And that withering Mountain Dew in a sippy cup line? “I wanted to zero in on the hypocrisy of the whole transgendered bathroom debate,” Crowder explains. “I kept hearing this ridiculous argument: ‘We’re not trying to discriminate but we’ve got to protect the kids.’ Really? The obesity rate in the south is through the roof and I know people who give toddlers cups of soda and still believe in corporal punishment. The bathroom issue is just a convenient way for these people to discriminate against people they consider weird, gross or whatever. Somebody had to throw their hypocrisy in their face. It burns me up.”
As a husband and father, Crowder says he can’t grasp the conservative Christian anti-LBGT sentiment.” I cannot fathom a father who could disown their child for being gay,” he says. “I have a three and a four-year old, both sons. I love my kids more than anything. How could them being gay or transgendered affect my love for them? I can’t understand people who love their kids conditionally. I can’t wrap my head around it.” Crowder says growing up with a gay uncle helped to shape his thinking on LGBT rights.
And while he understands the reasons other entertainers are boycotting North Carolina after the state recently passed anti-LGBT legislation, the Well Red Comedy Tour and its verbal hand grenades will land in Asheville Monday night and the trio is looking at dates in Charlotte and Raleigh as well.
Says Crowder: “Up until a few weeks ago, next to nobody came to see me do stand up comedy. The idea that I could make some kind of political statement by boycotting is beyond ridiculous. I’d much rather play and get our message across. Believe me, the politicians in North Carolina are not sitting around saying, ‘Oh man, we gotta do something about this stupid ass law or Trae Crowder isn’t going to play here!’ While Bruce Springsteen and Ringo Starr are both progressives, they appeal to a wide range of people, including right wing assholes. None of those people are going to come to see us unless they get dragged unconscious to it.”
While Crowder has cheerfully referred to the 2016 presidential campaign as a “crap crescendo,” growing up in Celina, Tennessee he uniquely understands Donald Trump’s appeal to his people. “It’s more complicated than people on the left want to admit,” he explains. “They think, ‘How is this rich silver spoon asshole from New York resonating with people in trailer parks?’ I’ll tell you how. When I was growing up, the center of our town’s economy was an Oshkosh Bgosh factory. It employed hundreds of people. But in the 1990s with NAFTA [The North American Free Trade Agreement], the factory went to Mexico. It devastated and decimated the entire town. It’s been double-digit unemployment ever since. Now there’s drugs and crime in a small little town that used to be described as quaint. It’s been ravaged. That’s true of a lot of rural areas. When Donald Trump says he’s going to bring back jobs, it resonates with those people. They don’t realize that he has no desire to do anything he’s talking about. That he’s using them as pawns to get votes. It’s what they want to hear. Of course, his blatant bigotry and racism don’t hurt either.”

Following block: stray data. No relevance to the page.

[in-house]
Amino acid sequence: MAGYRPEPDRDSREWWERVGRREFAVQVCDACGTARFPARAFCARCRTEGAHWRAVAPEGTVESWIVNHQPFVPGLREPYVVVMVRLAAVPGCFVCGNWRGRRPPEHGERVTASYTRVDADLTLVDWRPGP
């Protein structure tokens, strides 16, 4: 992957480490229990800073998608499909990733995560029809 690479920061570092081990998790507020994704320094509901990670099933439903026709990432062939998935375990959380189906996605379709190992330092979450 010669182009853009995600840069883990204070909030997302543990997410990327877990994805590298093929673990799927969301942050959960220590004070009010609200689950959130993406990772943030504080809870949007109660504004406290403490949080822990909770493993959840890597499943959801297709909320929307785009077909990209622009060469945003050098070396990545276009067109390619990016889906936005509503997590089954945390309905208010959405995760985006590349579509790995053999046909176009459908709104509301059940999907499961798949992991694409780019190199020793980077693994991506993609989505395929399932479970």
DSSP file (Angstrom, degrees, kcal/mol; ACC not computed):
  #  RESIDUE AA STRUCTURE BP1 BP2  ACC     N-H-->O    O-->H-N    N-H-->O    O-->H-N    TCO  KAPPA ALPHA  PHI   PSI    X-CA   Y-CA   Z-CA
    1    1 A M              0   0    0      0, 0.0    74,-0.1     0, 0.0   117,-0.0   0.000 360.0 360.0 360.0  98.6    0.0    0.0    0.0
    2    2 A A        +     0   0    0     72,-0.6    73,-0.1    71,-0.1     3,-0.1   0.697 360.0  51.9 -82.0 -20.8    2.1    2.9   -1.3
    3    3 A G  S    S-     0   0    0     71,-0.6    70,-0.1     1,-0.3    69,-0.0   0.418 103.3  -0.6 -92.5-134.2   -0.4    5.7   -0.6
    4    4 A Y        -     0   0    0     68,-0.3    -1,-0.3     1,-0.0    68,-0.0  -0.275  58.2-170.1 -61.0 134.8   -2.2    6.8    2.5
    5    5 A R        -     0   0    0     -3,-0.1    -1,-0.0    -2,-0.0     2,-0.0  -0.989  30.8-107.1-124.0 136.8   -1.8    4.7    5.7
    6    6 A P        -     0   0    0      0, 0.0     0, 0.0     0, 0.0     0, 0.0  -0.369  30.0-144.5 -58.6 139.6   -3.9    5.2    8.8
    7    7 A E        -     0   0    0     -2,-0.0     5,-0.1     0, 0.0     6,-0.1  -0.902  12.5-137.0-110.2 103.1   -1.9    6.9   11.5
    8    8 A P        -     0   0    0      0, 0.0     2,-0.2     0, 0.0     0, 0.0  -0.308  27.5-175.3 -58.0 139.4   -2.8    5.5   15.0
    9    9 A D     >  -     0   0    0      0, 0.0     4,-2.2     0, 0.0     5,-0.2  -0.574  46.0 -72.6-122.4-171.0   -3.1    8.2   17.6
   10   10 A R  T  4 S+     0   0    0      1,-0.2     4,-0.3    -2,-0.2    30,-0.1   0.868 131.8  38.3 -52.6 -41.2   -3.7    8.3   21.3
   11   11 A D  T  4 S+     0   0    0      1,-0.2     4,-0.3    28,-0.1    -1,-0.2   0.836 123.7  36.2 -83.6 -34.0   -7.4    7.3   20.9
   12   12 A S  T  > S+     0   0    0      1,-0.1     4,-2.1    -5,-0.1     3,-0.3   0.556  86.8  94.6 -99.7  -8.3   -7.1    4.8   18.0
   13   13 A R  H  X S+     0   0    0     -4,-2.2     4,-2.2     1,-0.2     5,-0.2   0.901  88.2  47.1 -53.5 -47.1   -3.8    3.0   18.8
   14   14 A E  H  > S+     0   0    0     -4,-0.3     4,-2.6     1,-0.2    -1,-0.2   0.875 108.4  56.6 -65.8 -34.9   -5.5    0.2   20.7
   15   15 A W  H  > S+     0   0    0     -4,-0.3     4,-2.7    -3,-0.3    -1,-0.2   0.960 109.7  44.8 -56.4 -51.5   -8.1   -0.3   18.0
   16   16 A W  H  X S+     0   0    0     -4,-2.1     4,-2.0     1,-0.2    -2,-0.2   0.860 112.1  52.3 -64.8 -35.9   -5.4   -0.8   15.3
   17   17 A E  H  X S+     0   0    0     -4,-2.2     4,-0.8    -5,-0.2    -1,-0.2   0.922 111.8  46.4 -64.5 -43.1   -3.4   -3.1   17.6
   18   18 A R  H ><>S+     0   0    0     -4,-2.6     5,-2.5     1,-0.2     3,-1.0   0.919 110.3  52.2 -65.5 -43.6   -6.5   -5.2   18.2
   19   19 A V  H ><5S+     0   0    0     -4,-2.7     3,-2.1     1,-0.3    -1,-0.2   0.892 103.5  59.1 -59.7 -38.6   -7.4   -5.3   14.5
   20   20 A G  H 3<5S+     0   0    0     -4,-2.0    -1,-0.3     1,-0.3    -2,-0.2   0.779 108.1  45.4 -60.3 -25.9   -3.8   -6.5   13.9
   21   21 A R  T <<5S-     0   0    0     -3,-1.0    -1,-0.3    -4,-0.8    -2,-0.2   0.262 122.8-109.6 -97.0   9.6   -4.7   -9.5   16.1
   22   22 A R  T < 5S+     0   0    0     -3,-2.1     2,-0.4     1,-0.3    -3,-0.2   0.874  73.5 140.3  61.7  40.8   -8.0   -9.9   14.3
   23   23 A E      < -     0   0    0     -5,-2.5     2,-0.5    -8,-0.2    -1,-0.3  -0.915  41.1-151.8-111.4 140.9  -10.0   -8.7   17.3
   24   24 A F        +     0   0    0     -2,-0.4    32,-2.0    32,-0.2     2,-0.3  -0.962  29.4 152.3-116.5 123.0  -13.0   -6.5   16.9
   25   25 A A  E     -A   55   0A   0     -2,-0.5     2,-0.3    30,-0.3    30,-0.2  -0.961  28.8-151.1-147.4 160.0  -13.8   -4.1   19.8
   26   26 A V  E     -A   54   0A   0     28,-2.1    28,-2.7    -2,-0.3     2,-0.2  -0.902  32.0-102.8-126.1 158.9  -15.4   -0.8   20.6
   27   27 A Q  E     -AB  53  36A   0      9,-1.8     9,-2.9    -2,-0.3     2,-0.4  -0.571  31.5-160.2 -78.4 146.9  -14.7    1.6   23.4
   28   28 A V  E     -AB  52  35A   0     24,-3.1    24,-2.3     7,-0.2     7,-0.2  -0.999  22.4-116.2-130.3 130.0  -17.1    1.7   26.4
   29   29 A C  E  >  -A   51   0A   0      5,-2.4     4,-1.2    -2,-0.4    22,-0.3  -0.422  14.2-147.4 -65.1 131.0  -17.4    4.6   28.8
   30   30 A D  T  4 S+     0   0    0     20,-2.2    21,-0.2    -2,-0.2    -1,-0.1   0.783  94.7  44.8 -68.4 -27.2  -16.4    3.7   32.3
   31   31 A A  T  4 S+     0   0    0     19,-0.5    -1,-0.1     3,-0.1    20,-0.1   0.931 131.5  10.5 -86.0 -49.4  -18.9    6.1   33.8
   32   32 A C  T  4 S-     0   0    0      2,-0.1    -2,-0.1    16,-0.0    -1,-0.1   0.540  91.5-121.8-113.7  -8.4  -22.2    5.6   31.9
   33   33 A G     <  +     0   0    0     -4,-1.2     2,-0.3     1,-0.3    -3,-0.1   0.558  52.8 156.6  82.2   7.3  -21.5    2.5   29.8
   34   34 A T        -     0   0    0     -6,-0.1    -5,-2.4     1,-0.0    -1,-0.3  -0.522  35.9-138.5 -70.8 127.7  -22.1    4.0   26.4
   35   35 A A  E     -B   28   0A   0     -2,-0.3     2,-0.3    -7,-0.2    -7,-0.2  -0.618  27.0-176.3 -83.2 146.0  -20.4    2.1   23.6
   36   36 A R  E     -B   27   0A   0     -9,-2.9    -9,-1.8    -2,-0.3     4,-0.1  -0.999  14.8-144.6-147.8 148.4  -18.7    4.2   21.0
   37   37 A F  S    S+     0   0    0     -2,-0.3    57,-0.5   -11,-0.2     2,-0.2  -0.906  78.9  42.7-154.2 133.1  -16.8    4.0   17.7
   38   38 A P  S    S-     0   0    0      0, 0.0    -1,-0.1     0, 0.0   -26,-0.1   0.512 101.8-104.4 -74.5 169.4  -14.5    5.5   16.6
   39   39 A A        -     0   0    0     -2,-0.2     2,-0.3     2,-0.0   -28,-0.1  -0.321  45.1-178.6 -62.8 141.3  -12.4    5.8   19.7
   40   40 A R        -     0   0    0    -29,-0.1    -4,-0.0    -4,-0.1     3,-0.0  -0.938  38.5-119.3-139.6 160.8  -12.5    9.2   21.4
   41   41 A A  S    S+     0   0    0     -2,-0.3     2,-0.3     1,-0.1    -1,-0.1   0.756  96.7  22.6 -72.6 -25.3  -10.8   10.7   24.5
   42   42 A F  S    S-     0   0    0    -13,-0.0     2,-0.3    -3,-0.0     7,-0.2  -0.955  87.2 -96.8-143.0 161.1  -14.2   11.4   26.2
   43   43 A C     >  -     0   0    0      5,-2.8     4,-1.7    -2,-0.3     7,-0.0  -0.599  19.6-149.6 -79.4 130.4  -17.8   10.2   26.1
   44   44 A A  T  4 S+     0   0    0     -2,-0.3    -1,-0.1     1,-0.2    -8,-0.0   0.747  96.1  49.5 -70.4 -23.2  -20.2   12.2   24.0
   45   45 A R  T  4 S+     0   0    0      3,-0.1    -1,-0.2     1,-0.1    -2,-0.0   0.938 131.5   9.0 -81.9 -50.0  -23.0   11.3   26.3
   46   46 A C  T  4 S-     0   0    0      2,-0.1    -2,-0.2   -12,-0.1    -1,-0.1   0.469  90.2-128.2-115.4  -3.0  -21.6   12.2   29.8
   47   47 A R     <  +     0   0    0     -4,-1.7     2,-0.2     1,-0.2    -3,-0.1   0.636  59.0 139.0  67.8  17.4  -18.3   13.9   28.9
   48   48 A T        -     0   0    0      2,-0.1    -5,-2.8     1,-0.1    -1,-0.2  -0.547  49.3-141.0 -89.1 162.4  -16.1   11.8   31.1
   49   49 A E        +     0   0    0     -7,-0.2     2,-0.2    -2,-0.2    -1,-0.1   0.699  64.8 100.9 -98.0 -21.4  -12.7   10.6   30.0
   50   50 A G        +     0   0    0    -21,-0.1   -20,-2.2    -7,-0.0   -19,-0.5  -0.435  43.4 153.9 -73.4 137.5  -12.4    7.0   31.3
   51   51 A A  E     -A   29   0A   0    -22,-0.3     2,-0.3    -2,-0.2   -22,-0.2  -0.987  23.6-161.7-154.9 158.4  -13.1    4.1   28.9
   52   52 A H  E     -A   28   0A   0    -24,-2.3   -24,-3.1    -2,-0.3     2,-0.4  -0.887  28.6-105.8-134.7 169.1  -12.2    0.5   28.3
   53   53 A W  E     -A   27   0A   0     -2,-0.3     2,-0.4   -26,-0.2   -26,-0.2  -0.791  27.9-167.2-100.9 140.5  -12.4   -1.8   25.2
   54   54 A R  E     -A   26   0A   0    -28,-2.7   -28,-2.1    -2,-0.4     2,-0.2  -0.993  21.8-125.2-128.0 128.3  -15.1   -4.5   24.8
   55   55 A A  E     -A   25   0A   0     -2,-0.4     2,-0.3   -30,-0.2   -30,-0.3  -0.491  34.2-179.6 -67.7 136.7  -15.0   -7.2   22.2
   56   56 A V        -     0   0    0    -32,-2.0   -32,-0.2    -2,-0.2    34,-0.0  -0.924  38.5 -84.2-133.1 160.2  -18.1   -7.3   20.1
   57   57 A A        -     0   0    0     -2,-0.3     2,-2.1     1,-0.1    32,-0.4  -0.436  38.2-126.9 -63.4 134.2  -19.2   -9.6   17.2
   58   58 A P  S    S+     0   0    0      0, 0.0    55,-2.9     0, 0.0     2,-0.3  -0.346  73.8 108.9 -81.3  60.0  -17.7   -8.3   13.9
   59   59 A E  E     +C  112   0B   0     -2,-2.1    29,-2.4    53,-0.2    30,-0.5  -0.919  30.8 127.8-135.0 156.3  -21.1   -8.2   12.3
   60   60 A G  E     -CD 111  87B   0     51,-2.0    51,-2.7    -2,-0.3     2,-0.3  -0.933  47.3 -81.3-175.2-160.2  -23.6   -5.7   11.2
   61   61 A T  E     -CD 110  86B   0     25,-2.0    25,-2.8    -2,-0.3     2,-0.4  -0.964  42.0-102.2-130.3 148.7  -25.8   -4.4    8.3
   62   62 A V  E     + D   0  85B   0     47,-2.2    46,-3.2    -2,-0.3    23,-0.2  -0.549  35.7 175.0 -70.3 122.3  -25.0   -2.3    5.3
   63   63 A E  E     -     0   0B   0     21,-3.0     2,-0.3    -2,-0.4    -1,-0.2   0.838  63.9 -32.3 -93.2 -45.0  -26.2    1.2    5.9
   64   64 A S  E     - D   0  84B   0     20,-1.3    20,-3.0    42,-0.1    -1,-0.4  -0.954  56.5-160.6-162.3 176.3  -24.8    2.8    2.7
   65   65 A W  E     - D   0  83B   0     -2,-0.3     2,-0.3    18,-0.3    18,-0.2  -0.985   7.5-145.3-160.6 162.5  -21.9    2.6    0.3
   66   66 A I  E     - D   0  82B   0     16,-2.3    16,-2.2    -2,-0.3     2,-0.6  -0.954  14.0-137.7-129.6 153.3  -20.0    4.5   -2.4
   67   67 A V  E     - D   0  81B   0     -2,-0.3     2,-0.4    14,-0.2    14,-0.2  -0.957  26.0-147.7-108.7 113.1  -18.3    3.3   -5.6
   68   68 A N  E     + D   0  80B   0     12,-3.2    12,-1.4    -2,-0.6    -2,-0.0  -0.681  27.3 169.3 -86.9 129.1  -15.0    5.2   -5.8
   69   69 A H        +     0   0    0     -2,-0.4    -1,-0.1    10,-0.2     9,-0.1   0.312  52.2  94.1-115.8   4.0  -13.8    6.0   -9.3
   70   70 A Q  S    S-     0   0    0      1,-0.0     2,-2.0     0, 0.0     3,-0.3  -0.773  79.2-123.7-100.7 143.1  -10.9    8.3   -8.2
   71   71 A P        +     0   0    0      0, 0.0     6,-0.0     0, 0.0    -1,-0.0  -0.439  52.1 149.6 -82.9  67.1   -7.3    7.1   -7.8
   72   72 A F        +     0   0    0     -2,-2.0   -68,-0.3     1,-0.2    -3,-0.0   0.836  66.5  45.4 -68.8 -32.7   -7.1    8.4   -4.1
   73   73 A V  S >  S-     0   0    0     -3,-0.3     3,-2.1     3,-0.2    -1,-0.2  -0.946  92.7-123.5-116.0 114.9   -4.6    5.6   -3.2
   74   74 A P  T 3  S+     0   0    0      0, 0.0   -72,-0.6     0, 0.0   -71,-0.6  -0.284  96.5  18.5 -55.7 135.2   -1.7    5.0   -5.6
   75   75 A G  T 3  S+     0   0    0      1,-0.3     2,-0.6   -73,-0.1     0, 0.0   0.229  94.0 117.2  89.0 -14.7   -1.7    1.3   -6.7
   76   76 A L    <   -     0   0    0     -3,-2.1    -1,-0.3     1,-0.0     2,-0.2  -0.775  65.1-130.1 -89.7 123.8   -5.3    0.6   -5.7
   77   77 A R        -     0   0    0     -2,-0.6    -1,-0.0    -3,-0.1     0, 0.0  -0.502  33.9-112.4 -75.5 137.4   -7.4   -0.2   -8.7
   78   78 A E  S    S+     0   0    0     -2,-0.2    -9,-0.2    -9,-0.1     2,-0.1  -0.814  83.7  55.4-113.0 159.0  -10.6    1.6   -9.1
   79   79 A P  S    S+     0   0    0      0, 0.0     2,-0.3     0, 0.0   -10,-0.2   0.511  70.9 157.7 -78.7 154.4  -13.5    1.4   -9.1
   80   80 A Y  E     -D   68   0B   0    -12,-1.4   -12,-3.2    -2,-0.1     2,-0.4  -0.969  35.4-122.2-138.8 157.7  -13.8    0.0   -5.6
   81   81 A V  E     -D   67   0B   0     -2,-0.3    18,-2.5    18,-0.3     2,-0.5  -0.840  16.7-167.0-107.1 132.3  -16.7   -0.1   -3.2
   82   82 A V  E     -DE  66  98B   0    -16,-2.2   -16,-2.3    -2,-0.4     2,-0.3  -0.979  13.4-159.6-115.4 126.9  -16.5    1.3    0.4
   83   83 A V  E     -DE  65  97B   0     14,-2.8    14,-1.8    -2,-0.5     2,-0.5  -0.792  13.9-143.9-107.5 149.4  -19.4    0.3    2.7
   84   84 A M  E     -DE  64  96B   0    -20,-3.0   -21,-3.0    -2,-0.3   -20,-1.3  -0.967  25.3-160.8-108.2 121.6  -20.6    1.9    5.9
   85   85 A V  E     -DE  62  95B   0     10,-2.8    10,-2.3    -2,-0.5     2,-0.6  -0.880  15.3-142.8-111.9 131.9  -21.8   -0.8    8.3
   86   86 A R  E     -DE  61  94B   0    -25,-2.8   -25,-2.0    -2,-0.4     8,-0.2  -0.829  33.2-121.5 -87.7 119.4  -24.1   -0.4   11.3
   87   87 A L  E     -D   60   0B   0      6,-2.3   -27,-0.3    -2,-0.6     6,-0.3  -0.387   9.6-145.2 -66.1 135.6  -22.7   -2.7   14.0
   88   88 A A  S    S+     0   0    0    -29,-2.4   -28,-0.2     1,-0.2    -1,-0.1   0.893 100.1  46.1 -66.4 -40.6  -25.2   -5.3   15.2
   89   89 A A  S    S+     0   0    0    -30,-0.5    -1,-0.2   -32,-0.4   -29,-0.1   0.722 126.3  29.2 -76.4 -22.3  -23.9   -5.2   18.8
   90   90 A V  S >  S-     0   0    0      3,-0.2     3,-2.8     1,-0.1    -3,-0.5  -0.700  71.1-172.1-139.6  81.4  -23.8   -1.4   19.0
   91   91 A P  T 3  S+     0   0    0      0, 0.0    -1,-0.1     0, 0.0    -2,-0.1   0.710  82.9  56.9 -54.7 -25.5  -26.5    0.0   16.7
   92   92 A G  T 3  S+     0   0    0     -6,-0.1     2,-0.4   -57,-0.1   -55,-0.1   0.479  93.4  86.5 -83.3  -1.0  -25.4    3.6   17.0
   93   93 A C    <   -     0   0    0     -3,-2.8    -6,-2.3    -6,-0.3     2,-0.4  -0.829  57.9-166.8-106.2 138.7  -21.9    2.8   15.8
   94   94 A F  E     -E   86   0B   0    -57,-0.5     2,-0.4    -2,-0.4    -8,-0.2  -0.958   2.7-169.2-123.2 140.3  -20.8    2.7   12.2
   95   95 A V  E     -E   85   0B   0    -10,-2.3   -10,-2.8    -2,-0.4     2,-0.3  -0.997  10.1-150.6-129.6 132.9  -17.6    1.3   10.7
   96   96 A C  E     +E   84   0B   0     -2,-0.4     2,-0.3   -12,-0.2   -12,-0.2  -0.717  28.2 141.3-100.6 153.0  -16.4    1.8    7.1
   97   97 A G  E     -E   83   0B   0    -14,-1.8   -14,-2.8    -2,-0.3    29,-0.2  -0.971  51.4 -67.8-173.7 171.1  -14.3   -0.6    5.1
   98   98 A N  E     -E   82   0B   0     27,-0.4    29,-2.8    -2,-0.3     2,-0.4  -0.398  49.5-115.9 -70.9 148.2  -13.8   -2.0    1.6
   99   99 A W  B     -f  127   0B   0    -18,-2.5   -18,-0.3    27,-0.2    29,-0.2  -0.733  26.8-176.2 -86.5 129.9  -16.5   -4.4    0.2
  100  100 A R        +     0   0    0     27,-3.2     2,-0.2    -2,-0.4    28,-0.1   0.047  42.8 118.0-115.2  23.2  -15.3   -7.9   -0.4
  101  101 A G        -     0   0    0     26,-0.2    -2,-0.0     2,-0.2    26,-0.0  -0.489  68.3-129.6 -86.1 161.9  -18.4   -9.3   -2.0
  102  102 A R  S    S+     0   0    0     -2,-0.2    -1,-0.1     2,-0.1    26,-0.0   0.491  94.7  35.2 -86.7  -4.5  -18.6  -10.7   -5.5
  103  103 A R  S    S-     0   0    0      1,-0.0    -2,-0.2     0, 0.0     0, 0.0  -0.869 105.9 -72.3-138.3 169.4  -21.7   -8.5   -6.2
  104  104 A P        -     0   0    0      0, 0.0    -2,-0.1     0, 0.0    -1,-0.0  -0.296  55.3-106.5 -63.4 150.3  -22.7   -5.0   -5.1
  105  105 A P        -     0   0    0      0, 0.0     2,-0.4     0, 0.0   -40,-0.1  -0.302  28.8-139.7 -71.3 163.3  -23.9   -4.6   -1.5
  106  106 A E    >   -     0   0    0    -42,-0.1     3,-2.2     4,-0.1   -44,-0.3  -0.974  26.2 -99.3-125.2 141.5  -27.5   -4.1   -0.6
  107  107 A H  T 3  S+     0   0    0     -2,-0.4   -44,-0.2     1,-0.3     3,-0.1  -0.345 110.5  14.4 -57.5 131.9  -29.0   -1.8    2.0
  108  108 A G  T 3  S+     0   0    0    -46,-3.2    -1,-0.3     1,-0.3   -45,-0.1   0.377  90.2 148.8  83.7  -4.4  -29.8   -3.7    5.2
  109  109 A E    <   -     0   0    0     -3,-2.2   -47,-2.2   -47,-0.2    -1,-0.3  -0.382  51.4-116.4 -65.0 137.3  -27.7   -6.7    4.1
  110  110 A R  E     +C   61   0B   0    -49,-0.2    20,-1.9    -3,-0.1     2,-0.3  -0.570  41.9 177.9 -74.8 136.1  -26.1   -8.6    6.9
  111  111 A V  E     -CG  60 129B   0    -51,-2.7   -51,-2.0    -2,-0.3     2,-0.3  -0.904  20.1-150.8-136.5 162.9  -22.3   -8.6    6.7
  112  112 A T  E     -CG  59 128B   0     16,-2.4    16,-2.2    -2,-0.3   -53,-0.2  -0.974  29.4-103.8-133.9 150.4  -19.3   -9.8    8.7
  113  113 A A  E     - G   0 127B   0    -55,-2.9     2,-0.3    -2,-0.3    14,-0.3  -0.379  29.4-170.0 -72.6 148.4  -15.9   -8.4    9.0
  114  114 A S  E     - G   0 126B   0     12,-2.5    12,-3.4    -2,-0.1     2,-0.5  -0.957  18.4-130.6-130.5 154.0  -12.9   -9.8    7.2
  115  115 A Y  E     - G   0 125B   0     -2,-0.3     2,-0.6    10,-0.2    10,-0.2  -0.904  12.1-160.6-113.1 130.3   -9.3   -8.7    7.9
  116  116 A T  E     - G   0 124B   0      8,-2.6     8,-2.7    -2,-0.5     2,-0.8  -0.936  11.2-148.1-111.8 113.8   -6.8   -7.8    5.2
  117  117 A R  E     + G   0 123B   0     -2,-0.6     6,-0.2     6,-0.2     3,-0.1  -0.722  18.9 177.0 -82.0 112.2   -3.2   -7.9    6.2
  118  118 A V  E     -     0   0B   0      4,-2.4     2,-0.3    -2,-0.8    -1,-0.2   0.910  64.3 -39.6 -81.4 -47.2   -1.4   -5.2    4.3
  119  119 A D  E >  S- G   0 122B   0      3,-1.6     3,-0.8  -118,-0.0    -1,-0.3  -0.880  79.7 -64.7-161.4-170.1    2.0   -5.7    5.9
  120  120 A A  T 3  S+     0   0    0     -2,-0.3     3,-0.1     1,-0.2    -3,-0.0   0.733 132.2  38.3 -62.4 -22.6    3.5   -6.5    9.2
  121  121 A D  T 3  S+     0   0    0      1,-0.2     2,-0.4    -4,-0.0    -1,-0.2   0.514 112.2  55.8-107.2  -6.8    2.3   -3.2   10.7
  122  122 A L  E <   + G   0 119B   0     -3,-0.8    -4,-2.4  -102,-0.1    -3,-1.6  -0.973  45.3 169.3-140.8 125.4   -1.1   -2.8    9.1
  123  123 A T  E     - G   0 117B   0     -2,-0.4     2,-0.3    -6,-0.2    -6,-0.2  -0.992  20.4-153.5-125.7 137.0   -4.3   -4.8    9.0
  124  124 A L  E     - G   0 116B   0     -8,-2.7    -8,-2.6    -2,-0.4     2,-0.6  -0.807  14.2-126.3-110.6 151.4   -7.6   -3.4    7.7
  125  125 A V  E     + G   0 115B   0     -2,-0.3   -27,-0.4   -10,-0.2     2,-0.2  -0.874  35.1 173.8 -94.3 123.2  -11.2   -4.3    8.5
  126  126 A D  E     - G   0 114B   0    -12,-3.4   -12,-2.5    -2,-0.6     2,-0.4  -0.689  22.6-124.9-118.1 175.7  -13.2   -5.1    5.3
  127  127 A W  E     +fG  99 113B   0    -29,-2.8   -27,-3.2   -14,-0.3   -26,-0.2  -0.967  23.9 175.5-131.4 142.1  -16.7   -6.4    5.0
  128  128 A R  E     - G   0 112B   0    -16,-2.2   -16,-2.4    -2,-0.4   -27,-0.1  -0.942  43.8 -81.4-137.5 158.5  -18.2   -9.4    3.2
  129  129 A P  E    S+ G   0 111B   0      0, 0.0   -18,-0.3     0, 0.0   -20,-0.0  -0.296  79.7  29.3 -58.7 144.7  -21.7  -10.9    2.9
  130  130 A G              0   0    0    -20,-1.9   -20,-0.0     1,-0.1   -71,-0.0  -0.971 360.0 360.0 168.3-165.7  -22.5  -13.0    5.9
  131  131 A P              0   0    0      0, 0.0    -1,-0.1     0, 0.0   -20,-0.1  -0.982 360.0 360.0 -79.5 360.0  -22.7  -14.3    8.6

Now that Trae Crowder and the Well Red Comedy Tour is building momentum across the country, the comic is using his new blue check mark verified Facebook celebrity to deliver his material where it’s needed most. I’ve lived in the south my whole life,” says Crowder. “I have a lot of friends who think like I do, especially younger people who are progressive and living in the south. It means a lot to me to read a message on Facebook that says, ‘Hey man, I live in Mississippi and I really appreciate you showing people outside the south that we’re not all crazy inbred racist hicks. Hearing from all those other progressive people living down here has been the best part of this whole thing for me. Finally, we’re being heard.”
The Well Red Comedy Tour with Trae Crowder, Corey Ryan Forrester and Drew Morgan will be at Atlanta’s Punchline, Sunday, May 22 at 7 and 9 p.m. The 7 p.m. show is currently sold out.
For tickets, go to http://wellredcomedy.com/
Richard L. Eldredge is the founder and editor in chief of Eldredge ATL. As a reporter for the Atlanta Journal-Constitution and Atlanta magazine, he has covered Atlanta since 1990.